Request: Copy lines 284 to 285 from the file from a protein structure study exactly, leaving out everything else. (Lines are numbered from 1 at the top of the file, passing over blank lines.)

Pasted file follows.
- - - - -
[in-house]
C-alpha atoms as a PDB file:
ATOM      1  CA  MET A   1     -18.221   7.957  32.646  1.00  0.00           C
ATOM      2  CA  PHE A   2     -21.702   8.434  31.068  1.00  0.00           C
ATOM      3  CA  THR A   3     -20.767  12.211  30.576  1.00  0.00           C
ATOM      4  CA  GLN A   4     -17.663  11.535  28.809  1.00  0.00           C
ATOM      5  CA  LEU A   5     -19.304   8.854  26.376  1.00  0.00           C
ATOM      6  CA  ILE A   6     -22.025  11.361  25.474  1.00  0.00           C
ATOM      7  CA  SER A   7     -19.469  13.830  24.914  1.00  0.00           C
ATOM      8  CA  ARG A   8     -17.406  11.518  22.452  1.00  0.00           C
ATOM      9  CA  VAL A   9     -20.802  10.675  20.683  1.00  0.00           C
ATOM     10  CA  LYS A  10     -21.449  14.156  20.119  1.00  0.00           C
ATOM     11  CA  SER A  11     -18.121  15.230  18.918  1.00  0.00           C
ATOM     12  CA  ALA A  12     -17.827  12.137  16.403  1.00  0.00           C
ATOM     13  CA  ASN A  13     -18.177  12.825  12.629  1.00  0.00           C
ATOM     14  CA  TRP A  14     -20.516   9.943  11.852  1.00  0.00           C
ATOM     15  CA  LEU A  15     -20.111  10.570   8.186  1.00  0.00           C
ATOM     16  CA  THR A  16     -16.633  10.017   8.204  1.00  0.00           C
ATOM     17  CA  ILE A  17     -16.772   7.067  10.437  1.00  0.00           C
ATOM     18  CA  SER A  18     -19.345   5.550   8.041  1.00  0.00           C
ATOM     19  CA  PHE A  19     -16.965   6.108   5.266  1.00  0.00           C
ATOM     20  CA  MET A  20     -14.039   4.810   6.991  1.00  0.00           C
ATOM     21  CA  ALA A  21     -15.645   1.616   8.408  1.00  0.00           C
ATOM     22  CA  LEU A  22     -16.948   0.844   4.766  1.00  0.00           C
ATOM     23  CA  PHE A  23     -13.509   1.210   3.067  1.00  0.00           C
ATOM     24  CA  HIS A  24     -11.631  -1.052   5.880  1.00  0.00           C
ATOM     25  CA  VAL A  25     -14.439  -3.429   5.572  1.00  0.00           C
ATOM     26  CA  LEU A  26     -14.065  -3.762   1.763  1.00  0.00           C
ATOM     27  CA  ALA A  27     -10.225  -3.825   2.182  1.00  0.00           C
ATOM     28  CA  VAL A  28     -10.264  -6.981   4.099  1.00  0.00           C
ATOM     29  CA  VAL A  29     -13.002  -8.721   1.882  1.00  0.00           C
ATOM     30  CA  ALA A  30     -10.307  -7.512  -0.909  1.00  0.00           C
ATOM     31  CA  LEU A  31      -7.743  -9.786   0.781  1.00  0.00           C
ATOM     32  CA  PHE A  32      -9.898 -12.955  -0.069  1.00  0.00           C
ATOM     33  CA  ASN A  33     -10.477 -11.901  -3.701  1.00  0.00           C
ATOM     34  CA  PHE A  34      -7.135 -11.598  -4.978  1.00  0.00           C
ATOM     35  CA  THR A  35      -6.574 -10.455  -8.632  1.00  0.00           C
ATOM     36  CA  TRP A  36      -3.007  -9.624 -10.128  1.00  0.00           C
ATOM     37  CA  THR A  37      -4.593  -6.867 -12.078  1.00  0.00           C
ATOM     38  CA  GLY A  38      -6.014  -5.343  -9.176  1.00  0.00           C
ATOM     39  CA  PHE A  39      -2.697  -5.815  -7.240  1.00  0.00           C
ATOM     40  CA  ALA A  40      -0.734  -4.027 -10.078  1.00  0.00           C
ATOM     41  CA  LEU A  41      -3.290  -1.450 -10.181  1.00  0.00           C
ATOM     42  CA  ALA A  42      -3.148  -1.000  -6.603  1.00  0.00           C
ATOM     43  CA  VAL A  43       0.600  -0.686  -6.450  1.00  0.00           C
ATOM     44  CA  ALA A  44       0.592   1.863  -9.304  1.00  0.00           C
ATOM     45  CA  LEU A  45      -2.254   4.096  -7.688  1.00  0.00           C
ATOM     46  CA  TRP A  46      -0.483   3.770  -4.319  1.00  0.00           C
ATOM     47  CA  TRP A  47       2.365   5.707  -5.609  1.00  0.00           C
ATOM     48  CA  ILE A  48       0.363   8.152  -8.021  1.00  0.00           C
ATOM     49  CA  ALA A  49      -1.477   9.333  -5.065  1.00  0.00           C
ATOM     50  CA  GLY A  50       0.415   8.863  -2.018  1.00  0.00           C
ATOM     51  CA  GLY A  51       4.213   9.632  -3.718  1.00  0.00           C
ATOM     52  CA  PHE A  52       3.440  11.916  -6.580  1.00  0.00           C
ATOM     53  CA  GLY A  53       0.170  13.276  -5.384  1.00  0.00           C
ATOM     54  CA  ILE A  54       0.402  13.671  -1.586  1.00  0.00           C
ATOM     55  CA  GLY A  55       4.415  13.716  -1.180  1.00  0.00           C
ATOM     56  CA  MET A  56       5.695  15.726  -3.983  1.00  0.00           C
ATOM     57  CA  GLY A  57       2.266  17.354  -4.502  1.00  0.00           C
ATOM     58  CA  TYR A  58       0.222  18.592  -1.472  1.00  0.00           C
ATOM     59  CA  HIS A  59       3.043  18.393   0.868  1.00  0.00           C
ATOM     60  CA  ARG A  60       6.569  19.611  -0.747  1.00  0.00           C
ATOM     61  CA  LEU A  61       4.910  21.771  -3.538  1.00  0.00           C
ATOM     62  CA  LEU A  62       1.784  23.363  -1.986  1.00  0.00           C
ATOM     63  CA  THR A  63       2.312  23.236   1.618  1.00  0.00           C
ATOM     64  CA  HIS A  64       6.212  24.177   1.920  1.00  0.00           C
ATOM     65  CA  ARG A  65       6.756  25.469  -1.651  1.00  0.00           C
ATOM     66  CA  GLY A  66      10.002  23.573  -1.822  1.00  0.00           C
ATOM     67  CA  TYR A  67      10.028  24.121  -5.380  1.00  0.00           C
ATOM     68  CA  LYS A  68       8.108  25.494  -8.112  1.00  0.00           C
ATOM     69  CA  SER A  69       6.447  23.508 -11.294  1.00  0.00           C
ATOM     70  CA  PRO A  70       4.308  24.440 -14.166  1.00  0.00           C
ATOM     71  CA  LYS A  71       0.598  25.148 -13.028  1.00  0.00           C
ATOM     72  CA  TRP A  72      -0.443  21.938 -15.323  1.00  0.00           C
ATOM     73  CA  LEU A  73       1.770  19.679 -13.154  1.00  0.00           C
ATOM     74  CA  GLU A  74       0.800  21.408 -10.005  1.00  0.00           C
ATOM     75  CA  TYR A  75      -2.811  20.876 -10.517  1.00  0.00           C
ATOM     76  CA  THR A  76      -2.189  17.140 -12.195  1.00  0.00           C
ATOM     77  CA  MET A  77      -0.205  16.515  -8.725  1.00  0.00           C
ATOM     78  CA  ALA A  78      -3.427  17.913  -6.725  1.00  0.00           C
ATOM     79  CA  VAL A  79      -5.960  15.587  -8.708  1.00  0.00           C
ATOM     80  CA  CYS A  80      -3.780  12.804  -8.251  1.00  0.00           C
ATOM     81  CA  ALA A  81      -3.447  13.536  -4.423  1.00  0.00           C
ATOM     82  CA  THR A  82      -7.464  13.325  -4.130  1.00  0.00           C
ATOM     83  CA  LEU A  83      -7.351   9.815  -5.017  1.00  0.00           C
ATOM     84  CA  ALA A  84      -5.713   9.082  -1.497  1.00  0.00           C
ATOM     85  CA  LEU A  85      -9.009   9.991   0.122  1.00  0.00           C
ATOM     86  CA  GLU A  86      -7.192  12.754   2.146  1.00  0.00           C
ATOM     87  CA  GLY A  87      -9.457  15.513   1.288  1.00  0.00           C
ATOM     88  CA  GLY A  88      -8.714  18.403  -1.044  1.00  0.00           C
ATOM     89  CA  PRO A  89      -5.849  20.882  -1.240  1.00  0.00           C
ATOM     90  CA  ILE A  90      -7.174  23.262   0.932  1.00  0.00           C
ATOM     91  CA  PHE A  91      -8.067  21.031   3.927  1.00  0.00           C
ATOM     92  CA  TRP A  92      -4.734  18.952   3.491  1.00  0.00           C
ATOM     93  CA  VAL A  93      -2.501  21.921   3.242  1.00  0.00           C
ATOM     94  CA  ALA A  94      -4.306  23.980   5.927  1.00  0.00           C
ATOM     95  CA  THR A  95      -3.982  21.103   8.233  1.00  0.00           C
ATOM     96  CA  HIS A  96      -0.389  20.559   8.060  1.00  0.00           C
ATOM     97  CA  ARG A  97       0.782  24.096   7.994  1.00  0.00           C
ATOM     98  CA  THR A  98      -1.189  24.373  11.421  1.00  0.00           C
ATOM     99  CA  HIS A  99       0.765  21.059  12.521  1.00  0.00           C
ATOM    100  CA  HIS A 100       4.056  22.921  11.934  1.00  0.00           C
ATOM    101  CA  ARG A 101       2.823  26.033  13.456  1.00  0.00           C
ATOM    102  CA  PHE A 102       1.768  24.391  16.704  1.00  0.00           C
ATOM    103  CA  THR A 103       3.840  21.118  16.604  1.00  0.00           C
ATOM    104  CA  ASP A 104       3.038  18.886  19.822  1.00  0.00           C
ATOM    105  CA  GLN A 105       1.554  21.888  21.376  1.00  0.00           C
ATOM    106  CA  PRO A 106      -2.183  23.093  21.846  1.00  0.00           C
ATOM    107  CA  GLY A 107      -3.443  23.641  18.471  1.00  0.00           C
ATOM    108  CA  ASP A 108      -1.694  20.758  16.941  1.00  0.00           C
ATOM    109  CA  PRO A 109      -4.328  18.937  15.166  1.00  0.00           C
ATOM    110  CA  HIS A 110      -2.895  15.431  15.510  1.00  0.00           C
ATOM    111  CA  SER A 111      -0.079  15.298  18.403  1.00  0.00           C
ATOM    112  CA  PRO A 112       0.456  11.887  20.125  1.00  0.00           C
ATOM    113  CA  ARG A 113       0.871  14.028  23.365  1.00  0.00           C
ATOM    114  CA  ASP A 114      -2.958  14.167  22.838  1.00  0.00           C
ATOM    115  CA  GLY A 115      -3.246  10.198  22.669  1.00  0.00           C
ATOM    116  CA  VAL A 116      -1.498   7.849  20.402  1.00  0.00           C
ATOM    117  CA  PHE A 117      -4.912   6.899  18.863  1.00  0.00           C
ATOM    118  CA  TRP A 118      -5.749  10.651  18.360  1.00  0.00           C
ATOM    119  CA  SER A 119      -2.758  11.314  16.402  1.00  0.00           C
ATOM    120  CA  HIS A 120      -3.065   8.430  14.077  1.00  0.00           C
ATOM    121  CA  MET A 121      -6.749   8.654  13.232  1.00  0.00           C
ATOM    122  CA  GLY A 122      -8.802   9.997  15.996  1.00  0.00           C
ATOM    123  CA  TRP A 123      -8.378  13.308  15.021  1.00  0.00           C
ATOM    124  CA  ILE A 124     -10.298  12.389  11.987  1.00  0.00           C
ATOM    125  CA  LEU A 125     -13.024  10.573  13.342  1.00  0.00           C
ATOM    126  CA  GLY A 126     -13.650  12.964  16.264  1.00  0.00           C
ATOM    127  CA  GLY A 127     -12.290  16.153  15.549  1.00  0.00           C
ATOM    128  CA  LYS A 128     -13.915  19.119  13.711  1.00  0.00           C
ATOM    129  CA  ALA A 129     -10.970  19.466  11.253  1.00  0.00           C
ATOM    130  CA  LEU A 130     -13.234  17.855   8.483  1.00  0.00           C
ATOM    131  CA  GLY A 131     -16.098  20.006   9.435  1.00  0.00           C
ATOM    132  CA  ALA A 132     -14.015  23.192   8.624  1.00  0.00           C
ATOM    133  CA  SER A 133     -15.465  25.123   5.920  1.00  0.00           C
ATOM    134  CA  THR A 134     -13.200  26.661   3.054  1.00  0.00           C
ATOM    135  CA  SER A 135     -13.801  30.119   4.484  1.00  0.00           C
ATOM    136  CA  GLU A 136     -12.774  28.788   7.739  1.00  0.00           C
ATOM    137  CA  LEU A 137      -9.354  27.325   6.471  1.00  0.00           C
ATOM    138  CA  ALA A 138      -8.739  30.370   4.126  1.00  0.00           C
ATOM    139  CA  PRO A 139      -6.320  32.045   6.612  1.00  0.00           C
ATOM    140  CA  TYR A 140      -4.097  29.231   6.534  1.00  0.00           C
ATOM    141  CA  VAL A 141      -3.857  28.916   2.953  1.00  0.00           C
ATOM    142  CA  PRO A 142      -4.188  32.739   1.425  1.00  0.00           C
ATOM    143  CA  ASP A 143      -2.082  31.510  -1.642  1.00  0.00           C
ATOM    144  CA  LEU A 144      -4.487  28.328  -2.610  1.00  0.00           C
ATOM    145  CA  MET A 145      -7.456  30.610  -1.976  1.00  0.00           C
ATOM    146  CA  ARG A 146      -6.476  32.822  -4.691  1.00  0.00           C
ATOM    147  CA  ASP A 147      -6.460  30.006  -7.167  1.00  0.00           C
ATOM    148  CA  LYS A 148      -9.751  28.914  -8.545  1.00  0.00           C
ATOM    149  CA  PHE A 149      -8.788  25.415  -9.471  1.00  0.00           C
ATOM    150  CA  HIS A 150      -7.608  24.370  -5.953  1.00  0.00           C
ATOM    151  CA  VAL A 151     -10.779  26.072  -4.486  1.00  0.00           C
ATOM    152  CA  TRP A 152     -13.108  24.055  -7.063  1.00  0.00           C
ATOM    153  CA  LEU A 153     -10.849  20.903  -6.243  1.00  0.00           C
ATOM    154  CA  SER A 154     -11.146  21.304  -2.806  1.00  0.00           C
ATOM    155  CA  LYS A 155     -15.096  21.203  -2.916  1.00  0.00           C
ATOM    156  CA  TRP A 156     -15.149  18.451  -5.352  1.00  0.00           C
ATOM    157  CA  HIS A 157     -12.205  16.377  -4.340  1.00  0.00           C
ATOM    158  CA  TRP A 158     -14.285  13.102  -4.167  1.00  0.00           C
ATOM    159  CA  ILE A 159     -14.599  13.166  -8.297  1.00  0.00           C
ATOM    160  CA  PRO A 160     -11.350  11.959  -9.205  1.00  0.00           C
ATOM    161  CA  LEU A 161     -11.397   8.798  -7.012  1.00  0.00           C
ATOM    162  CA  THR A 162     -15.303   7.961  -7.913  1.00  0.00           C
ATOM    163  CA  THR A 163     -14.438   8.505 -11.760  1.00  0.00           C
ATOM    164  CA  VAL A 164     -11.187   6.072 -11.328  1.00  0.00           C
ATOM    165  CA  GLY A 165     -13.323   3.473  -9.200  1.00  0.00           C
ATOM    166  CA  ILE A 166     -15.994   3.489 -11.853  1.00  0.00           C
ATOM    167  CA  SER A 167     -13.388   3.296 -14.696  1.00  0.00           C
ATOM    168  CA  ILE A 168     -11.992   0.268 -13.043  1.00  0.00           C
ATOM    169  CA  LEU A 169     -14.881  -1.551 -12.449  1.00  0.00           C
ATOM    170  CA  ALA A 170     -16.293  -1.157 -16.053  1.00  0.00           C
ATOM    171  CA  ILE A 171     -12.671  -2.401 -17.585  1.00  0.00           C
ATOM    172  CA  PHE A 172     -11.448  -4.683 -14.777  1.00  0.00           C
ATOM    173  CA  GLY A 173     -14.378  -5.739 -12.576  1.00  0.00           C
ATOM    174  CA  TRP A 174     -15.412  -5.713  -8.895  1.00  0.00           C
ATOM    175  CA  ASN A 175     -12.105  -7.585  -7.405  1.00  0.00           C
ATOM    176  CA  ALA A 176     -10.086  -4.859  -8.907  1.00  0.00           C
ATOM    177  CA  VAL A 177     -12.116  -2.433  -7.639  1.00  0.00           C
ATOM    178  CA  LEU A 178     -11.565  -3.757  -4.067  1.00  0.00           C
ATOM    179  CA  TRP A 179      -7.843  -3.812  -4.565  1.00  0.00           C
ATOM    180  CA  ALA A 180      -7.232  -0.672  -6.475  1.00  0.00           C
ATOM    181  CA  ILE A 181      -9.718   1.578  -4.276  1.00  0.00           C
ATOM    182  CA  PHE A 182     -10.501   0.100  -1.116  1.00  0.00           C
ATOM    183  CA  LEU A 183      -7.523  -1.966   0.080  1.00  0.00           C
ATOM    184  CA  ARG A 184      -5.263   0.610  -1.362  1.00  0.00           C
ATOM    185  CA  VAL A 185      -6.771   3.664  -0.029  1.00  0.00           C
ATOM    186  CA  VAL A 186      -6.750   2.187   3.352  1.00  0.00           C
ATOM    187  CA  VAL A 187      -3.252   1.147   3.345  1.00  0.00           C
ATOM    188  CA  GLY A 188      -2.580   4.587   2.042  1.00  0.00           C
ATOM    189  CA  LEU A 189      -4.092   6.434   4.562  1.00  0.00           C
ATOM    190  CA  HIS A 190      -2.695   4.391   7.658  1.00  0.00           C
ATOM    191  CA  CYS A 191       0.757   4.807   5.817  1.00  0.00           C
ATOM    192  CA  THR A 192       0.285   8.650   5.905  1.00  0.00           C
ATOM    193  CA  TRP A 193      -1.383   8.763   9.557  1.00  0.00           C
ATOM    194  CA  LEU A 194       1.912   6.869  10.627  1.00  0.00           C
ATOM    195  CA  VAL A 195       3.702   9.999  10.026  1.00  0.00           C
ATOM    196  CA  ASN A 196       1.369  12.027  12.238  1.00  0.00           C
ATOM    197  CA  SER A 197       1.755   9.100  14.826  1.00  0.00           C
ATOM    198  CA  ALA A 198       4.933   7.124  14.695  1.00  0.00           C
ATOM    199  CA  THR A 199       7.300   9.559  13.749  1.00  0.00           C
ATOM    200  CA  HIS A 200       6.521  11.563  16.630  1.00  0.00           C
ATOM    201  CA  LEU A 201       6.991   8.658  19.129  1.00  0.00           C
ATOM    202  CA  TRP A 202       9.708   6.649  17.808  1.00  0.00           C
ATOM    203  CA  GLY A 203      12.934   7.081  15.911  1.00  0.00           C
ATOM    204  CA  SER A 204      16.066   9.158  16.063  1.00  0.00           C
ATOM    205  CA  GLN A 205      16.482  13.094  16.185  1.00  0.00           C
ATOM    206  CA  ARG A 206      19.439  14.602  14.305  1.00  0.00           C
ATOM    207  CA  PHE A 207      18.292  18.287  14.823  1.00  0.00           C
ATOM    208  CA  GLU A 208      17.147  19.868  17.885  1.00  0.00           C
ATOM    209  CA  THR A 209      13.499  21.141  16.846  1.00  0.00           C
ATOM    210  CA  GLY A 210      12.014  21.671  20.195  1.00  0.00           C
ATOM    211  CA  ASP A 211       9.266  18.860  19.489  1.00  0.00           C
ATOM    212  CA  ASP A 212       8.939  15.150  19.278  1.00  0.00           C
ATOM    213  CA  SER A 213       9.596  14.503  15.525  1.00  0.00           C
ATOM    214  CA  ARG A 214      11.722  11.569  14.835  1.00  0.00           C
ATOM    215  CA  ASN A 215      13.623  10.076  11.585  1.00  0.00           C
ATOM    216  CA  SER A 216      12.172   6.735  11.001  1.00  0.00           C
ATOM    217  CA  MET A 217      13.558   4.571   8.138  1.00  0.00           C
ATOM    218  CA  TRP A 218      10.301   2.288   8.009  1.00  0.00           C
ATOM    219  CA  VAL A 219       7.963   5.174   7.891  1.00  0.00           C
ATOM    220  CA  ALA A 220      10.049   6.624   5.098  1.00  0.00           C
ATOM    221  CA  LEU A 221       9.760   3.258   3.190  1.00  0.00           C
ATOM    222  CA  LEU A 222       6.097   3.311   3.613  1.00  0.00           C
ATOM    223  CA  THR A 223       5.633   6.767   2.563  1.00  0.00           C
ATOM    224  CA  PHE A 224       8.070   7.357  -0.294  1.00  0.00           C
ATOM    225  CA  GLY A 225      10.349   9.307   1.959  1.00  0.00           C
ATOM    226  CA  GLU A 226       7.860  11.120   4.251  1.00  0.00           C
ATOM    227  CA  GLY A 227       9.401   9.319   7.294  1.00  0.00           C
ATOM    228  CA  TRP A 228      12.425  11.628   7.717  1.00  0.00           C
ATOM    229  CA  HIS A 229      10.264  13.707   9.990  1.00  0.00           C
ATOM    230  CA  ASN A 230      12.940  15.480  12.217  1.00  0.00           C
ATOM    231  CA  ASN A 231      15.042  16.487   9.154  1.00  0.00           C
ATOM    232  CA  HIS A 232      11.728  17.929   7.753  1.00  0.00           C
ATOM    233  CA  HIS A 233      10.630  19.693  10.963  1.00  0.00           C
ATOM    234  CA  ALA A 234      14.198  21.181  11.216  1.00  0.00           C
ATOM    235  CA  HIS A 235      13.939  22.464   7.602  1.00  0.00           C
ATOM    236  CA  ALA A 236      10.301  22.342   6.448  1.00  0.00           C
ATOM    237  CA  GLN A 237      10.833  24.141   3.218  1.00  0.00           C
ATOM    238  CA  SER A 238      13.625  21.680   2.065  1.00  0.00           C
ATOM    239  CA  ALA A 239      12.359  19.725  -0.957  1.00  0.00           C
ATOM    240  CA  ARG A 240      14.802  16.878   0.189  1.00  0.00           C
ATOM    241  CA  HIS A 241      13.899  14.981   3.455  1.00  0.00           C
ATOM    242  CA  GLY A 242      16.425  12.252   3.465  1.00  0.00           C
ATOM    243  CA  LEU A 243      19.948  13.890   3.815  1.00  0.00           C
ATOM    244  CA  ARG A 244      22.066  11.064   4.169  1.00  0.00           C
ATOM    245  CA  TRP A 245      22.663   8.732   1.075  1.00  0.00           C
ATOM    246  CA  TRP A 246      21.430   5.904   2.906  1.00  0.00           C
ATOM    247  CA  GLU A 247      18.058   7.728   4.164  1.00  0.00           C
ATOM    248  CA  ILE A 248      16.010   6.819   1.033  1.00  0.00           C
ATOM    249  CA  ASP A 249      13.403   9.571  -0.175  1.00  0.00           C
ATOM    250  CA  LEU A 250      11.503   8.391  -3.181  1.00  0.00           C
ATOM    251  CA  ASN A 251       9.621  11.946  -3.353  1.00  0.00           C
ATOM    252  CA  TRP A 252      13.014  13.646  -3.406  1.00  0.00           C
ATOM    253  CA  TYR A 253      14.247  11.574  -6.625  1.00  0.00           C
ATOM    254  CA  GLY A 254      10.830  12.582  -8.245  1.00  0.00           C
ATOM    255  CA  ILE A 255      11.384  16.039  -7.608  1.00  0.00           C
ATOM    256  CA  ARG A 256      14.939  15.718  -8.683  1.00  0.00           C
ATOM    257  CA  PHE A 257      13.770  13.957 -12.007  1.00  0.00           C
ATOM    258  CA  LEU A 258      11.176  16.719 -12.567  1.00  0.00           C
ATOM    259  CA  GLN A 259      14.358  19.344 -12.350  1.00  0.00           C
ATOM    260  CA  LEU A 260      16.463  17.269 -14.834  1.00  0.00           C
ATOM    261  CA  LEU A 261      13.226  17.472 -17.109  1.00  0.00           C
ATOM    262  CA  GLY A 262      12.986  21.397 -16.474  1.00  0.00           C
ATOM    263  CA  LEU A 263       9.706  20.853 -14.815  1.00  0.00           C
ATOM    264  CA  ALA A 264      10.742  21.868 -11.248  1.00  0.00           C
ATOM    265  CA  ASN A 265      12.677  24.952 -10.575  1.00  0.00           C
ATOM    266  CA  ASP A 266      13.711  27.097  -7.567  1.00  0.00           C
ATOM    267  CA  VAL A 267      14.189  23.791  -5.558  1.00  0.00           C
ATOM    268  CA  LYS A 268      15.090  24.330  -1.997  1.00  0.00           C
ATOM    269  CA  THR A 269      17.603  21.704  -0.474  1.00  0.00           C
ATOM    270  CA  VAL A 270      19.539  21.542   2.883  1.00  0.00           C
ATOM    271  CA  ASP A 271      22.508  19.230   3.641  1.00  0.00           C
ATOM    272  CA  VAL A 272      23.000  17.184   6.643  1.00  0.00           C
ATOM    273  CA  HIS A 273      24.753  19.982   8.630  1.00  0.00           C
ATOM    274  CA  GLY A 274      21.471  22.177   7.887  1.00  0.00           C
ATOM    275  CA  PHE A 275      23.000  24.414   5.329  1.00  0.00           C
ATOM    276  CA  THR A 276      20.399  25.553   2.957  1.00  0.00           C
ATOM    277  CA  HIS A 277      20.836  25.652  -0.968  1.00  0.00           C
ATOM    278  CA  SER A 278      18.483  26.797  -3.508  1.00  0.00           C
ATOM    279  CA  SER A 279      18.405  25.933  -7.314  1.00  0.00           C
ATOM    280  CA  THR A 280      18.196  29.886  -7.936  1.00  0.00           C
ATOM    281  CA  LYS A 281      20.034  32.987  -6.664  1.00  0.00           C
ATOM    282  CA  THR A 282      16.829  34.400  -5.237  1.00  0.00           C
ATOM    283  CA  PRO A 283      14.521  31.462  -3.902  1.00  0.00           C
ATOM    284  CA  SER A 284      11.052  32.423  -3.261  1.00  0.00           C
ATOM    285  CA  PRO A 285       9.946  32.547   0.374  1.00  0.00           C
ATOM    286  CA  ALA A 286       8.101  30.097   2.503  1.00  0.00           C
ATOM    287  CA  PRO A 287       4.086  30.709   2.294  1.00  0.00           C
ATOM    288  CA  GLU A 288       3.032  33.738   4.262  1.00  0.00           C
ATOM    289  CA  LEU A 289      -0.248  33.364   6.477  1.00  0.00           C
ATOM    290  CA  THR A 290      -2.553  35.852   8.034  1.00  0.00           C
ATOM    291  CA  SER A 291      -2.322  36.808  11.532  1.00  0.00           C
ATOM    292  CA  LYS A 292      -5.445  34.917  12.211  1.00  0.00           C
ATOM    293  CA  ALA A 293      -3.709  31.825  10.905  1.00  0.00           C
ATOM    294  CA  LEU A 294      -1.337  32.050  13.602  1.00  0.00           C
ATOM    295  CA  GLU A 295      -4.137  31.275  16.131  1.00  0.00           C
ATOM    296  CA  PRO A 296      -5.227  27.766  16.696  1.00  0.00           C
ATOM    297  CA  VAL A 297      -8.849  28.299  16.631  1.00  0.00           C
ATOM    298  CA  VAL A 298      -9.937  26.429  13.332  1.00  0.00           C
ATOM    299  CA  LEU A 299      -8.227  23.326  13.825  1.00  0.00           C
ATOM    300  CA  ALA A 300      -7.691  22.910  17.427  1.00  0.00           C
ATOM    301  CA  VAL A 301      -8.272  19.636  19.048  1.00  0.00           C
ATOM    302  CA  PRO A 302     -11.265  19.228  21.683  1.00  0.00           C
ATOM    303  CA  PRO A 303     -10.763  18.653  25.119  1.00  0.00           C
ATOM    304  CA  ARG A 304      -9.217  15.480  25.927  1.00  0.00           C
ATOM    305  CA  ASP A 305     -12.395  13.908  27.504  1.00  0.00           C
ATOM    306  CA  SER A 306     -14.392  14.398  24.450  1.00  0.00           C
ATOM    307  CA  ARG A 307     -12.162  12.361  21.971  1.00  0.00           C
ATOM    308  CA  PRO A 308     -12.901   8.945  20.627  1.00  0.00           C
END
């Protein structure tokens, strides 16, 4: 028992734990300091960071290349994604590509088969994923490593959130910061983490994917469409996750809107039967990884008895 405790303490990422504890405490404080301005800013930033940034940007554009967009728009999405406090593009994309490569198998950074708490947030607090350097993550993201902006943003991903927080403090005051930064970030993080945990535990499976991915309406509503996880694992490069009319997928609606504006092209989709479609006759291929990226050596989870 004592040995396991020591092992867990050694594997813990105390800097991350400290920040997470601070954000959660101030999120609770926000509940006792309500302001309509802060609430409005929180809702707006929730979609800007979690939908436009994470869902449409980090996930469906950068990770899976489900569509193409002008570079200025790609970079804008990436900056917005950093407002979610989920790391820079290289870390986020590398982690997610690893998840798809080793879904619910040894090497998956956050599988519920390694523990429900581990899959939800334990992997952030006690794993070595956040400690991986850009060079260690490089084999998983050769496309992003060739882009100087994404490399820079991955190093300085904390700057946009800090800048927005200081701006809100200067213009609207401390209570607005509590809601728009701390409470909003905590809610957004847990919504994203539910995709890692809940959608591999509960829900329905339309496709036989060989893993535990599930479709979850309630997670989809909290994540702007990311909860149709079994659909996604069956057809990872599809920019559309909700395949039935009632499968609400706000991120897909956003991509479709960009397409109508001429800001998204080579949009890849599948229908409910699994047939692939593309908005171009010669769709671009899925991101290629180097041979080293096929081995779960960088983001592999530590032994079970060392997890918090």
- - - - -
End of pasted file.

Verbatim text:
ATOM    282  CA  THR A 282      16.829  34.400  -5.237  1.00  0.00           C
ATOM    283  CA  PRO A 283      14.521  31.462  -3.902  1.00  0.00           C